The emergence of Cohen as a subject of the Senate probe brings renewed attention to a strident Trump advocate who was named in the unverified dossier prepared by a former British intelligence agent during the 2016 campaign and provided by the FBI to Sen. John McCain, which contains a number of unconfirmed allegations that Cohen played a role in working with the Russians on the hacking of Democratic National Committee computers during the campaign.
In January, Cohen told ABC News the allegations in the dossier were “laughably false.” His wife is Ukrainian, and he once worked with her family in Ukraine to establish an ethanol business. ABC News was able to debunk some references to him in the unverified document, such as the assertion in the that his Ukrainian-born father-in-law had a vacation home, or dacha, near Russian President Vladimir Putin’s.
“I don’t even think my father-in-law has ever been to Moscow,” Cohen told ABC News earlier this year. “I wonder who’s living in the dacha.”
Another suggestion in those documents — that Cohen supposedly met with the Russians in Prague last August — is also false, he said. Then-President-elect Trump pushed back against the claim in a wide-ranging news conference held in January, saying that he saw Cohen’s passport.
“I said, ‘I want to see your passport.’ He brings his passport to my office. I say, ‘Hey, wait a minute. He didn’t leave the country. He wasn’t out of the country.’ They had Michael Cohen of the Trump Organization was in Prague. It turned out to be a different Michael Cohen,” Trump said. “It’s a disgrace what took place. It’s a disgrace, and I think they ought to apologize to start with Michael Cohen.”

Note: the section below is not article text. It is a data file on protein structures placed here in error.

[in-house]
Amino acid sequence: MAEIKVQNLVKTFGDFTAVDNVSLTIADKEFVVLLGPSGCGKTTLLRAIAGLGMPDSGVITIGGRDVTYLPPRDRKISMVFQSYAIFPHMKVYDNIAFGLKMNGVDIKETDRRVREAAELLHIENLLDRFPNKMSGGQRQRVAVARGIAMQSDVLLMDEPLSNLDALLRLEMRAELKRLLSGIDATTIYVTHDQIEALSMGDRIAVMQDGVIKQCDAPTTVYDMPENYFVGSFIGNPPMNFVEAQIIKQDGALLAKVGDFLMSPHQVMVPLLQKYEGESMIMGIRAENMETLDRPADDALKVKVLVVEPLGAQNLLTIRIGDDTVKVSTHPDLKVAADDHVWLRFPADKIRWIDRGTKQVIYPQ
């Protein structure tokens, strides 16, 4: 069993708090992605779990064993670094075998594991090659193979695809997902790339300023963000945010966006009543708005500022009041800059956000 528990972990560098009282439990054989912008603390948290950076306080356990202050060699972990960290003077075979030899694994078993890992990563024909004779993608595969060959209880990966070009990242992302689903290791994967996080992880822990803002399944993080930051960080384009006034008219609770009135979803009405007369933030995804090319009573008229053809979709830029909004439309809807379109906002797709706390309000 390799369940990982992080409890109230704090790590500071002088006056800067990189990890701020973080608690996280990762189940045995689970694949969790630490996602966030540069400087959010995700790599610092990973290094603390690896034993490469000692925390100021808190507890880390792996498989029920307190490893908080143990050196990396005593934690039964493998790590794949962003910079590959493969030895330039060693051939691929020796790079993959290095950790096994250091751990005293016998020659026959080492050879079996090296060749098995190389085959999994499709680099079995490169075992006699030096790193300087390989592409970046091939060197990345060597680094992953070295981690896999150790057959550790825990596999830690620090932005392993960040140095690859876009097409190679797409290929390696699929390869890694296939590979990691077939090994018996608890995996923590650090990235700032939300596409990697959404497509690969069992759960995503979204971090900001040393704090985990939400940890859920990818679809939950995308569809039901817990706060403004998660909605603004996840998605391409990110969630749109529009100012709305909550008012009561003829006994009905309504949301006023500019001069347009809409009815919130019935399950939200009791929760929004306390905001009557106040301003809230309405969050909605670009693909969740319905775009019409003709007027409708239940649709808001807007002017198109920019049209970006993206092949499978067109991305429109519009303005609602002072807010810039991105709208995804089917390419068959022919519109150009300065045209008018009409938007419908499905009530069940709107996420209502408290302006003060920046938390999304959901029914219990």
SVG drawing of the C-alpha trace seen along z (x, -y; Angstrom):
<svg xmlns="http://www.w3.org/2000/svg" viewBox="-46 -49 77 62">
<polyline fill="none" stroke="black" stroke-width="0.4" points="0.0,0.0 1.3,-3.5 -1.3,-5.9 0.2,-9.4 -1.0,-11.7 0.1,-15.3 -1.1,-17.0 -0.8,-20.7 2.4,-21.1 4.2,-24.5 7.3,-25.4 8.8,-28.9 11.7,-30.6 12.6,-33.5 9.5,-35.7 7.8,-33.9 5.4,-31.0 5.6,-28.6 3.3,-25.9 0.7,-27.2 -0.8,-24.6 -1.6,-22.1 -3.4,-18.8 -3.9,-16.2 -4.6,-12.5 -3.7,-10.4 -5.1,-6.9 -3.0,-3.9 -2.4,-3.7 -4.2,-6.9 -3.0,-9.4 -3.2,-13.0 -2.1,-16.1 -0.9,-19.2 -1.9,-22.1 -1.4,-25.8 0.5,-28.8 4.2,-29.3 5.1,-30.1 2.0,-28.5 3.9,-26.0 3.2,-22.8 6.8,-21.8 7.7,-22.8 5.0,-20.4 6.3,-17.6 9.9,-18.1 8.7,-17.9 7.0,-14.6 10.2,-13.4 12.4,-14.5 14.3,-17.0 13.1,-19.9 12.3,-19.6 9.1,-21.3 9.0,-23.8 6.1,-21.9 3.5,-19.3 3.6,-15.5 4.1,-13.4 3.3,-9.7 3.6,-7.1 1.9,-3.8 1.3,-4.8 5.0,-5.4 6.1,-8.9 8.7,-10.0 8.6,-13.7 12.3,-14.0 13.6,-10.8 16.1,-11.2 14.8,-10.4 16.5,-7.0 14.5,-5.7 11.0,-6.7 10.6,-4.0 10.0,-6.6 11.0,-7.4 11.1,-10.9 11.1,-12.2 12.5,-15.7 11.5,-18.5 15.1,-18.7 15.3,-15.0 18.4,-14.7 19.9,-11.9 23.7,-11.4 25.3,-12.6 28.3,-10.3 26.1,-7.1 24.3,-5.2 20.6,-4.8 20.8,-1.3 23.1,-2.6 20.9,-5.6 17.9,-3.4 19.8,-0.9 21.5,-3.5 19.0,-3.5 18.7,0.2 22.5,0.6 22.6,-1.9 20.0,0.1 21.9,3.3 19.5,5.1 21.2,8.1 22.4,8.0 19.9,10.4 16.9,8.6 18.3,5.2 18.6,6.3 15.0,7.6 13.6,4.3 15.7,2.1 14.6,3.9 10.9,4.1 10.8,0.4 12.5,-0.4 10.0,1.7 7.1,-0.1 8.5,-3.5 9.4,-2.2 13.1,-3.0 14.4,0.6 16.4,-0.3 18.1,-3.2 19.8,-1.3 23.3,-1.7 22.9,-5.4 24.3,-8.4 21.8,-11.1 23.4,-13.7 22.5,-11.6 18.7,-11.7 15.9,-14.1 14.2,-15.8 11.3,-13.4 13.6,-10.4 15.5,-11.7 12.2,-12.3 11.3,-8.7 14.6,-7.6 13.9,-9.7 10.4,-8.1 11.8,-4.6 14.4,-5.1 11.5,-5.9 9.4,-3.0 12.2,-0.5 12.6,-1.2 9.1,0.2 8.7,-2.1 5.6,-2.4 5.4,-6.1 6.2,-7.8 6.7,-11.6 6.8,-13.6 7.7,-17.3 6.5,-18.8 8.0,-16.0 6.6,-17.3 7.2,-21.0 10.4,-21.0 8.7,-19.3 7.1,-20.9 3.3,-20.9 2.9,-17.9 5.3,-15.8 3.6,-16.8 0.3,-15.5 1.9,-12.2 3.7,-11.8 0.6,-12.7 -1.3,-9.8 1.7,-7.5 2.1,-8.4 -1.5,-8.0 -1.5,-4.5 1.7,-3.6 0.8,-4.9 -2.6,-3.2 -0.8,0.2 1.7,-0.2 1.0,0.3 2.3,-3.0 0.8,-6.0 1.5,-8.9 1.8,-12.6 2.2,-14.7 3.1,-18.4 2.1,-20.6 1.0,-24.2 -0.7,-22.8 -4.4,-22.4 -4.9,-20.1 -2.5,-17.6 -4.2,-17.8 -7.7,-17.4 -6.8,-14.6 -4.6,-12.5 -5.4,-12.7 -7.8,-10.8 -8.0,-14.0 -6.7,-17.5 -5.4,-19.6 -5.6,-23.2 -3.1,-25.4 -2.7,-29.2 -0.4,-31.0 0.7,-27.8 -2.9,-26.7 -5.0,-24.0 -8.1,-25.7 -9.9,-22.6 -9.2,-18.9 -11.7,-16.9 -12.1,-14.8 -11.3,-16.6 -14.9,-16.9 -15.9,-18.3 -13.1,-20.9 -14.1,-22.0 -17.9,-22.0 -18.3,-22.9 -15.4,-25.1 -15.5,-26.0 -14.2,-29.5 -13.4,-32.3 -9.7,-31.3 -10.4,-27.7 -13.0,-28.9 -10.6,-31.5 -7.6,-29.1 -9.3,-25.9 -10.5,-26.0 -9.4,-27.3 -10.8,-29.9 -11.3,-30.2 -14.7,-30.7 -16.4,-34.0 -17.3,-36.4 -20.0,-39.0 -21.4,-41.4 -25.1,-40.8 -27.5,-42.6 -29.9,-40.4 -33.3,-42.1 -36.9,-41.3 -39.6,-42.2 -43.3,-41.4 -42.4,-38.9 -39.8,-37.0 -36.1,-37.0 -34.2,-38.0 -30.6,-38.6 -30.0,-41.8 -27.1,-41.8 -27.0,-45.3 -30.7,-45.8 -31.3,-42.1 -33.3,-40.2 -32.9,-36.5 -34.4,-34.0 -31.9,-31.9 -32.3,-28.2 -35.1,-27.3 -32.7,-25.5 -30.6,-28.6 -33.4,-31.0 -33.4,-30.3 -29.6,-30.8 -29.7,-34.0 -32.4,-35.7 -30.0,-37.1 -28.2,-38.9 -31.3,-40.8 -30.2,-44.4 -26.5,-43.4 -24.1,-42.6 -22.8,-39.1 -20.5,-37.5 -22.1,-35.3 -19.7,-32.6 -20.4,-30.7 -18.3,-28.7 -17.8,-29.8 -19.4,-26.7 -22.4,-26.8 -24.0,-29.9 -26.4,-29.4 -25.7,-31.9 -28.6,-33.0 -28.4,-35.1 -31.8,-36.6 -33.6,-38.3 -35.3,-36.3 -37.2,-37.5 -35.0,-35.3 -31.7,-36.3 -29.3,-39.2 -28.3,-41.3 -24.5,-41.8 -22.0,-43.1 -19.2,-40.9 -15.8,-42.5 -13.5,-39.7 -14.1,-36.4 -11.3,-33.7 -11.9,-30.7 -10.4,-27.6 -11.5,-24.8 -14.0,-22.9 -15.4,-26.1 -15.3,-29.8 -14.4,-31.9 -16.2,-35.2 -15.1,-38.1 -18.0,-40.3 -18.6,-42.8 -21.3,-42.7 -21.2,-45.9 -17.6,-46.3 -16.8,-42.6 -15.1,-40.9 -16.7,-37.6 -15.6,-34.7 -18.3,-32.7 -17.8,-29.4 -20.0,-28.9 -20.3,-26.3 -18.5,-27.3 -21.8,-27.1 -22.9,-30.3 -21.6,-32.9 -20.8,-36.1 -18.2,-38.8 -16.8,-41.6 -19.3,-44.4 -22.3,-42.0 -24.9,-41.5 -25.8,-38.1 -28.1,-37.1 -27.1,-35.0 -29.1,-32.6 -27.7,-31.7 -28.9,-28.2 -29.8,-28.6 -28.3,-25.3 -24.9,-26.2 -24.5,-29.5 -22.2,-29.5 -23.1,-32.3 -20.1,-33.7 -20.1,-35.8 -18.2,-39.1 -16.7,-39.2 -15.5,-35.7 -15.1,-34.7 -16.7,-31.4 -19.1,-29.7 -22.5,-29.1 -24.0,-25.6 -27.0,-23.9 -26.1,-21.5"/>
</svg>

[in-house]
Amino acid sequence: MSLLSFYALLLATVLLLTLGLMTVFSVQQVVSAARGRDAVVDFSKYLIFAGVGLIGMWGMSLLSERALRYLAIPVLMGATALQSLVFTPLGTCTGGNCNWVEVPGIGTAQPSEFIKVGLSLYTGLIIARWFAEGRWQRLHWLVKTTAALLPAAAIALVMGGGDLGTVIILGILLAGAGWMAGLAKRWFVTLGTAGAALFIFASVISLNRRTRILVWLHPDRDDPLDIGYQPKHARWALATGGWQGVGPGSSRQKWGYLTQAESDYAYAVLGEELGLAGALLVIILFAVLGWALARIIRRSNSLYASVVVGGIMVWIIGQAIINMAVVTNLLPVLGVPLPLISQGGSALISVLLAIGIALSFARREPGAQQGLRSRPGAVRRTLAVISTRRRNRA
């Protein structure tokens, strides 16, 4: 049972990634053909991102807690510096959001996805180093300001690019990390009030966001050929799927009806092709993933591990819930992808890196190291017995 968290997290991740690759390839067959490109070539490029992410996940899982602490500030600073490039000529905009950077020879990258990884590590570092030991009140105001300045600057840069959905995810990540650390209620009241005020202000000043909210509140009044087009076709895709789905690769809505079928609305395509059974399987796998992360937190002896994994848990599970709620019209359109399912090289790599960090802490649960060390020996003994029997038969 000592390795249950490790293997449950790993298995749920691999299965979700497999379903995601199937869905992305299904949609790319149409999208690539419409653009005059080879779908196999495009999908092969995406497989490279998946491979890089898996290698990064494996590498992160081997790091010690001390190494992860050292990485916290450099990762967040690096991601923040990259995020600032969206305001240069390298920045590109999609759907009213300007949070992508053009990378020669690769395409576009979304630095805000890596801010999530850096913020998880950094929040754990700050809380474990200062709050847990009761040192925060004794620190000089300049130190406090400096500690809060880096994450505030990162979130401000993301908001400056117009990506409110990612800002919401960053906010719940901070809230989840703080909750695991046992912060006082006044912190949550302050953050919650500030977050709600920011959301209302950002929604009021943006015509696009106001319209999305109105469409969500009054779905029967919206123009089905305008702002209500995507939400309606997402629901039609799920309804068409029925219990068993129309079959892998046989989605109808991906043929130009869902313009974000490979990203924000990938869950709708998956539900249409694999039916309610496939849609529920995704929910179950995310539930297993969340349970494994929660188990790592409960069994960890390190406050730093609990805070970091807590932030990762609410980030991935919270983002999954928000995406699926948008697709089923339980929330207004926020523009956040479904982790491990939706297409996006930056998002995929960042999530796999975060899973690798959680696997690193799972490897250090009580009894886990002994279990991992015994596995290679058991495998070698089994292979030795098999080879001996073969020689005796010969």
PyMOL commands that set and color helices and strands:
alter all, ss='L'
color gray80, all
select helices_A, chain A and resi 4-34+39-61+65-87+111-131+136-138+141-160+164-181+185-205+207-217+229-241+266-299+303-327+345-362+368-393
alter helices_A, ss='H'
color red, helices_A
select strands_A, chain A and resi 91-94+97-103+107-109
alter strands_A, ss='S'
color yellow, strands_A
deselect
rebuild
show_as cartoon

Democrats in Congress have argued it is conceivable he entered Europe through another country — he was in Italy on vacation around the time the dossier alleges he was in Prague — and his passport would not receive a stamp for crossing the border, but no proof of any such trip has been produced.
“I’ve never actually walked the land in Prague,” Cohen told ABC News. “And last August I was not in Prague.”
Congressional investigators involved in the widening probe have already identified four Trump campaign advisers as people of interest because of their interactions with Russian officials. Only one of them, retired Lt. Gen. Michael Flynn, has received a subpoena for records. Flynn, who served briefly as Trump’s national security adviser, declined to provide them, citing his Fifth Amendment rights.
Lawmakers have also asked former Trump campaign chairman Paul Manafort, informal adviser Roger Stone and former foreign policy adviser Carter Page to voluntarily hand over relevant records. All three men have said publicly they are producing records and cooperating with investigators.
ABC News' Eric Avram and Pete Madden contributed to this report.